There are some special musical triggers too such as in the encounters with Raziel’s brothers which serve as the game’s boss fights. One that sticks out in my mind is probably the fight with Dumah, from which you can flee and return to later.
Something to note about the tempo and rhythm of the percussion is that it seems to match Raziel’s shuffling steps perfectly. Perhaps unintentional but I always felt this enhanced the feel of Raziel’s movement by again binding music and gameplay.
Kurt Harland gathered inspiration from architectural drawings and lore based on the various vampire clans of Nosgoth. Amy Hennig described their back story to Harland and he did a fine job of matching his work to accommodate the world of Nosgoth. In the same ‘Interactive Audio Special Interest Group’ interview Kurt Harland states:
“For any given area, we took the history and nature of the creatures living there as the first inspiration for the soundtrack. For example, one of the regions of the game was inhabited by a race of mechanical-engineering-oriented vampires. Based on their goals and behaviors and on the intended smoky, mechanical environment in which they lived, I composed sounds and music which were thick, slow, and thumping, like big machines far away.”
The Melchahim are often found among the tombstones of the Necropolis. Their theme uses bone crunching sounds and a melody played on the almost bone like marimba.
The Zephonim are a spider-like race who entomb their prey in cocoons. In their home, the Silenced Cathedral we hear spindly pizzicato strings accompanied by high-pitched drones on the violin.
The Drowned Abbey has the most intrusive and dissonant theme which stands to reason. It is probably the most complex area of the game and is one of the few areas where all of Raziel’s abilities must be combined to find your way through. Sometimes you must swim through long underwater tunnels to go further and deeper into the Abbey.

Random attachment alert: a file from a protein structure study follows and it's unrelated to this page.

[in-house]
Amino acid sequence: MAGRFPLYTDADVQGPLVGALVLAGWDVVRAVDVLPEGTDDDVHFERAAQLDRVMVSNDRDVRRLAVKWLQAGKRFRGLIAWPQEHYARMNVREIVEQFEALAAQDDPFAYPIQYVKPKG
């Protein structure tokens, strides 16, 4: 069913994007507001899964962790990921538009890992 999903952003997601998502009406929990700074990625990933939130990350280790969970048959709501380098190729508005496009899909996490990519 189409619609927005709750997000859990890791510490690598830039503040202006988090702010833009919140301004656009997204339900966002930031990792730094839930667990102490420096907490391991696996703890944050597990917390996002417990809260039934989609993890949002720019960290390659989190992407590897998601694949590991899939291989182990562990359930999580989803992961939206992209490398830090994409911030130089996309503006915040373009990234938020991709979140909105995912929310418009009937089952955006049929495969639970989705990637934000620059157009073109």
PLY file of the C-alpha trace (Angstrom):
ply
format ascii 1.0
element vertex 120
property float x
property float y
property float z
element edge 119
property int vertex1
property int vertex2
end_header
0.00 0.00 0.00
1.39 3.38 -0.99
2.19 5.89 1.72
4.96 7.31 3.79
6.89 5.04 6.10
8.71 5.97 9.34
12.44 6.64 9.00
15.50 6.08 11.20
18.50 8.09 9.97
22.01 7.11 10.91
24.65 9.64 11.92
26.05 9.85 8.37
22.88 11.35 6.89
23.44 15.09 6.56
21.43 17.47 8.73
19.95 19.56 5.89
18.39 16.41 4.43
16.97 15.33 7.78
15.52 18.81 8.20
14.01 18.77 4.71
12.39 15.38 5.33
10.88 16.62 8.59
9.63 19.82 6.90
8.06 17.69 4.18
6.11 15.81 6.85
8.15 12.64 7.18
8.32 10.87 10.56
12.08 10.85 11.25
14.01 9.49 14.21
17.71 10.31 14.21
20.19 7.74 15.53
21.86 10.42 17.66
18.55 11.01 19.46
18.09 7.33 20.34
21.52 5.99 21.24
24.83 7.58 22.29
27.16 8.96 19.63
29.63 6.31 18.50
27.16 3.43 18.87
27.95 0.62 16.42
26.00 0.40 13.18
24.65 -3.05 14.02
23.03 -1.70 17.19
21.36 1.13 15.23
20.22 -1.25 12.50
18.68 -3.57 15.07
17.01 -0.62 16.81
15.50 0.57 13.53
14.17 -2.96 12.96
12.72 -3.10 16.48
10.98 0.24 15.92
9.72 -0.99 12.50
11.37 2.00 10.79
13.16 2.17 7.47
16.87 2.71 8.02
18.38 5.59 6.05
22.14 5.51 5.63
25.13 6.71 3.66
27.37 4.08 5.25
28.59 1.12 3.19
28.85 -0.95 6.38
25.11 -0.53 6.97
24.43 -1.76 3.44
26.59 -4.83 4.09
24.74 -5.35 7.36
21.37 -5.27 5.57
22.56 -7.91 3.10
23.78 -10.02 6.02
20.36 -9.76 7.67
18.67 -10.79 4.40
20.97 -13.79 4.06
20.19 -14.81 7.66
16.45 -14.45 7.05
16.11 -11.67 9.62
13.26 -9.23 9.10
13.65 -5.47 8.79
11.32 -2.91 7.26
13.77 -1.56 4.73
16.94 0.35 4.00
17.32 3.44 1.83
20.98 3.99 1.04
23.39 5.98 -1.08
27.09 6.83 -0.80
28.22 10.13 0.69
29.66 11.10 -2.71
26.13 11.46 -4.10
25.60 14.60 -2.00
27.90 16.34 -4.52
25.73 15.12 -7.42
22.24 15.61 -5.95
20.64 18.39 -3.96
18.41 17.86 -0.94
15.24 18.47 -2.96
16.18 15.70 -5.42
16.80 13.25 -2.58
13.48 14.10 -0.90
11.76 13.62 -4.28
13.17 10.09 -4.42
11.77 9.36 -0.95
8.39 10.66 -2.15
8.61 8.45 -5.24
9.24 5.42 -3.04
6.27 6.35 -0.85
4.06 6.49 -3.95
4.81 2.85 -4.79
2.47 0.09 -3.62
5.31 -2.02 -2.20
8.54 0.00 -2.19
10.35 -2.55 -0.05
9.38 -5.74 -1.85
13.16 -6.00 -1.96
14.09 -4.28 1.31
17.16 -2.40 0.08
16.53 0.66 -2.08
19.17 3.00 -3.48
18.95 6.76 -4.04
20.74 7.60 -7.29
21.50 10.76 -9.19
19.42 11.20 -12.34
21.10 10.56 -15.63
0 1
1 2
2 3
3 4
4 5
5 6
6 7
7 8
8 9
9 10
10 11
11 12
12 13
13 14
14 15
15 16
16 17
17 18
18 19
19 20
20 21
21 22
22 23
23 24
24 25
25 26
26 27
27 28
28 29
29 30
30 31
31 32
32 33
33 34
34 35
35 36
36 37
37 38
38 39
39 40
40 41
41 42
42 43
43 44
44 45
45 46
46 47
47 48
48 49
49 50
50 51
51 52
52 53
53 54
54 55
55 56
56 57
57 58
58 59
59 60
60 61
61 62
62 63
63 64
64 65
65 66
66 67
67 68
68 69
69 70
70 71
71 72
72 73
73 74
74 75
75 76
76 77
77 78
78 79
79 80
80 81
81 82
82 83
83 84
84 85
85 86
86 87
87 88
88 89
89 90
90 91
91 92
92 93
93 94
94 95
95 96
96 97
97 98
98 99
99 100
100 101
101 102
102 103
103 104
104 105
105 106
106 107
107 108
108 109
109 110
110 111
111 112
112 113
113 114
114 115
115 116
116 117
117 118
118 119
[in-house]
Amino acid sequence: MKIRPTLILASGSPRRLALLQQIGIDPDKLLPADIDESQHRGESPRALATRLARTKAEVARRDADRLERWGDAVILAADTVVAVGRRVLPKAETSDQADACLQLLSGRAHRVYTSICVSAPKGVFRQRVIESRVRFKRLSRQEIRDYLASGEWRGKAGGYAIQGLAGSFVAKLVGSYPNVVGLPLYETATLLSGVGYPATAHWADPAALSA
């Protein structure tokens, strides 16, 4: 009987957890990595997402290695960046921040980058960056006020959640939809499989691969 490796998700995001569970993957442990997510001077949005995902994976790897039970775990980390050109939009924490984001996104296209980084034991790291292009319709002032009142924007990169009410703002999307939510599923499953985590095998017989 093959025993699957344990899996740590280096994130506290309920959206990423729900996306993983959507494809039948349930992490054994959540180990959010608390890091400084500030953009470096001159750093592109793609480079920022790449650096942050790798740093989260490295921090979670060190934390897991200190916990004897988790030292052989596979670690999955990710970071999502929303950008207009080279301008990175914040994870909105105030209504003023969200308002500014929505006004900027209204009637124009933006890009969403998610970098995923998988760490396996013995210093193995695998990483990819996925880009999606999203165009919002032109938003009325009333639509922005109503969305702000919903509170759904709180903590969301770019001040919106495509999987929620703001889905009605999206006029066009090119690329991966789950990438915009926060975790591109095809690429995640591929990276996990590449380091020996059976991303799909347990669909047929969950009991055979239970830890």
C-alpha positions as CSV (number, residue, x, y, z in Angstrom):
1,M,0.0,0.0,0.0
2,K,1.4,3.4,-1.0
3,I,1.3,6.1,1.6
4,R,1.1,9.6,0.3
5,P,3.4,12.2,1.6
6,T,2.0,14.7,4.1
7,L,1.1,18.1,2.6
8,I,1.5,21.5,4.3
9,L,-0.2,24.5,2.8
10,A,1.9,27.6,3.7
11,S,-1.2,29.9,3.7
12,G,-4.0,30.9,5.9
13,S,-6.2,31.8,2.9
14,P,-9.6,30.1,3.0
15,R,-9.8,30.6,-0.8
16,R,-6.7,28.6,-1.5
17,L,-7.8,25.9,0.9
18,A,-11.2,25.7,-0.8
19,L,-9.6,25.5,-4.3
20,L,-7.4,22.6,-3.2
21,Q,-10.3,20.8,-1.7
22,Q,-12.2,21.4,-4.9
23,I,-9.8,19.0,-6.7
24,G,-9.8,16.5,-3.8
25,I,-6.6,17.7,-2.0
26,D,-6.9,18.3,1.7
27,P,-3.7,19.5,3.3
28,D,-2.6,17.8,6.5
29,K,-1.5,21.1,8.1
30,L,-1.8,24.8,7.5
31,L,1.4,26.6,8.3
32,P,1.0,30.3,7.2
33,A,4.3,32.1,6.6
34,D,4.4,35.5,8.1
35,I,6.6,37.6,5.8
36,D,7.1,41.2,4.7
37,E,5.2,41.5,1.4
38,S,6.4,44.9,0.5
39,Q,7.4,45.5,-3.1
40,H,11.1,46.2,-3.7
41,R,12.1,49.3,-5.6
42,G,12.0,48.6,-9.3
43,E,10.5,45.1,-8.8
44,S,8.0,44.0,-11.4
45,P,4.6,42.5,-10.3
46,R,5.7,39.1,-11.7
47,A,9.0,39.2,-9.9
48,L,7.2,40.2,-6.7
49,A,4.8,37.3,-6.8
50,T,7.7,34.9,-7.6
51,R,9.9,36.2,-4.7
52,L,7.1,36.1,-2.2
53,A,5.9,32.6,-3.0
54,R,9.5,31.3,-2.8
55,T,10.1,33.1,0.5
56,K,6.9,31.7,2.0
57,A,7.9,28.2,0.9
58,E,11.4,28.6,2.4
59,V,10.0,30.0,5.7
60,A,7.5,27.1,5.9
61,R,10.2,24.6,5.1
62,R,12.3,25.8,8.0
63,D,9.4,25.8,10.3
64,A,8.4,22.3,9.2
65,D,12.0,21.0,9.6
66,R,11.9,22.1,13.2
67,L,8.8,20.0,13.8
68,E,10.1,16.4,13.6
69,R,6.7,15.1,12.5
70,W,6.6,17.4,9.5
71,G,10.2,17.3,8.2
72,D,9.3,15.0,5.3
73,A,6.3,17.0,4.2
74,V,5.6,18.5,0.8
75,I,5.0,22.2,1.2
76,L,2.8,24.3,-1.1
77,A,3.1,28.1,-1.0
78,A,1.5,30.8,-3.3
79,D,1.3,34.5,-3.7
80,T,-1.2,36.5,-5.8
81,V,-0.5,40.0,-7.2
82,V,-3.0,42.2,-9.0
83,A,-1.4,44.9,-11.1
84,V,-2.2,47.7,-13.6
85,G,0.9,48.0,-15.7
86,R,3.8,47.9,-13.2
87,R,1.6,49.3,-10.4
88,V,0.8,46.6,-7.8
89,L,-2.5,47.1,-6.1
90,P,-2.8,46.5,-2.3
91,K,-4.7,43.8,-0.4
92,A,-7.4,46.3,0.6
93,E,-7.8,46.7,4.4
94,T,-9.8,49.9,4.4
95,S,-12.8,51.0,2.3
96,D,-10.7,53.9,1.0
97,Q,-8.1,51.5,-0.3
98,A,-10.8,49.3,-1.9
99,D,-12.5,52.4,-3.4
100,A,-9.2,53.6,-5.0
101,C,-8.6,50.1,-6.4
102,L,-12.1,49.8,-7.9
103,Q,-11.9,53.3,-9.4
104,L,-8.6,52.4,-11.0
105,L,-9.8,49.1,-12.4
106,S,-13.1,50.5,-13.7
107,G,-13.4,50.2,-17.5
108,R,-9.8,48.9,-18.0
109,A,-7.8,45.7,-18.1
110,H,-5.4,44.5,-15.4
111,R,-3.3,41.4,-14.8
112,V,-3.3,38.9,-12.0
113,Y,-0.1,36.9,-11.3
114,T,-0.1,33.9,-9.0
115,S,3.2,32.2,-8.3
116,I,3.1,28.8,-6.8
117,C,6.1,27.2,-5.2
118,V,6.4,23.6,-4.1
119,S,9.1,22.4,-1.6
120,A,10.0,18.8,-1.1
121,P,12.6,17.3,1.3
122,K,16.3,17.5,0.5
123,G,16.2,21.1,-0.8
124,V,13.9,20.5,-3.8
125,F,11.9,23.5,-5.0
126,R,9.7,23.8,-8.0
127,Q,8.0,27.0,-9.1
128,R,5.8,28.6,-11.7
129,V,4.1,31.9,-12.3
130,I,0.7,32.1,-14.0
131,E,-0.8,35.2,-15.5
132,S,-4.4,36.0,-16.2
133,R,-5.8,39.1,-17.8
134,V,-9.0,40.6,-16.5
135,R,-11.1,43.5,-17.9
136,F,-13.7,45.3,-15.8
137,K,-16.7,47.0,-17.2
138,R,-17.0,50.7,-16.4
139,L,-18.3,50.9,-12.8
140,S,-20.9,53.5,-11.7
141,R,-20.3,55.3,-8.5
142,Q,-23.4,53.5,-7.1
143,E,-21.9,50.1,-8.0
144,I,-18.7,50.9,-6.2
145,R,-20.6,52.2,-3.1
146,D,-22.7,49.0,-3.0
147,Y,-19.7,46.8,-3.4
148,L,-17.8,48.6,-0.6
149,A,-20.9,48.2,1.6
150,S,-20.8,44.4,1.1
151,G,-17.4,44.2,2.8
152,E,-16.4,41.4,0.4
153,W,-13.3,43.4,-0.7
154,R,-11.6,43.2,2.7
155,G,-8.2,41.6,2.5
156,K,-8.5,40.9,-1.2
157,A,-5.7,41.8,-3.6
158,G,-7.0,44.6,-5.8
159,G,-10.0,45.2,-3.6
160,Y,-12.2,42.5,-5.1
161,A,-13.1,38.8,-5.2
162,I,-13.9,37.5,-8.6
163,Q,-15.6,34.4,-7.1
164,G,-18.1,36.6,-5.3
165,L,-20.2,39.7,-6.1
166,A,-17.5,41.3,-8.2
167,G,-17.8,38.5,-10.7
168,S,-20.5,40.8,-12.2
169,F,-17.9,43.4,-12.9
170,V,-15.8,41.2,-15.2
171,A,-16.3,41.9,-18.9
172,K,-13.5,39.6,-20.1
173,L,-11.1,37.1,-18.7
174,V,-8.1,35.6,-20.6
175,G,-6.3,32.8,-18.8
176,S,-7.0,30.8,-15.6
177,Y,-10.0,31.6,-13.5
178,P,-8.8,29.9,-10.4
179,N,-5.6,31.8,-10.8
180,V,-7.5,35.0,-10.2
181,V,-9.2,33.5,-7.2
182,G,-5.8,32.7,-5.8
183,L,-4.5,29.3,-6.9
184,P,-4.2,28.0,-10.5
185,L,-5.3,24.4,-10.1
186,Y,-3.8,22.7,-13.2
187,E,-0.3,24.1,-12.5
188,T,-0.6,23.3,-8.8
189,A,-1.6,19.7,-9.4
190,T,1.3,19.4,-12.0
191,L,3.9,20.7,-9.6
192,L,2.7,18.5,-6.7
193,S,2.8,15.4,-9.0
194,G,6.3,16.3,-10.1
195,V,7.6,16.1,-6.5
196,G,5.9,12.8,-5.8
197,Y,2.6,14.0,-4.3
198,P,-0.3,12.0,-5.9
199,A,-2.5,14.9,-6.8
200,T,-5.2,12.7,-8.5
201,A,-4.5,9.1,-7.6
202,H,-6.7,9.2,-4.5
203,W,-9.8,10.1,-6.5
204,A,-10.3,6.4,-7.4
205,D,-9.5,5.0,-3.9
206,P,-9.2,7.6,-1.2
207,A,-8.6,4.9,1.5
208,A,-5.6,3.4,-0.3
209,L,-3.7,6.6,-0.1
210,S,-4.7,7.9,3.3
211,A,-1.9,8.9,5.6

Kurt Harland’s legacy shines through to the later games in the series but this game seems to get it spot on in how the areas of the game feel so distinct. What the developers were unable to show graphically, in regards to the habitat of the various vampire clans, is made up wholly by its score and in turn it’s shifting atmosphere.
Although it is not my favourite soundtrack of the series, it is certainly the most important and serves as an example to all composers who blindly follow the standard ‘orchestral score’ aesthetic without taking into consideration the deep lore a game can possess.
In the advent of the leaked footage for the cancelled ‘Legacy of Kain: Dead Sun‘ it’s really hard for me to understand just what was going through Climax Studio and Square-Enix’s minds. It is undeniable that they set out to copy many elements from the Batman/Arkham games; they should have known better because Legacy of Kain has always been able to stand up in its own right as a unique and enjoyable experience.
Square-Enix should have also known better; as usual it is crystal clear what the fans want from them: a conclusion to Kain’s storyline! I am skeptical as to whether it can even be done without Amy Hennig’s guidance.
‘Legacy of Kain: Dead Sun’ seemed visually and aesthetically pleasing that’s true but I think that what it lacked, was soul.
If you would like to read the full interview with Amy Hennig, Kurt Harland and Jim Hedges you can find it here.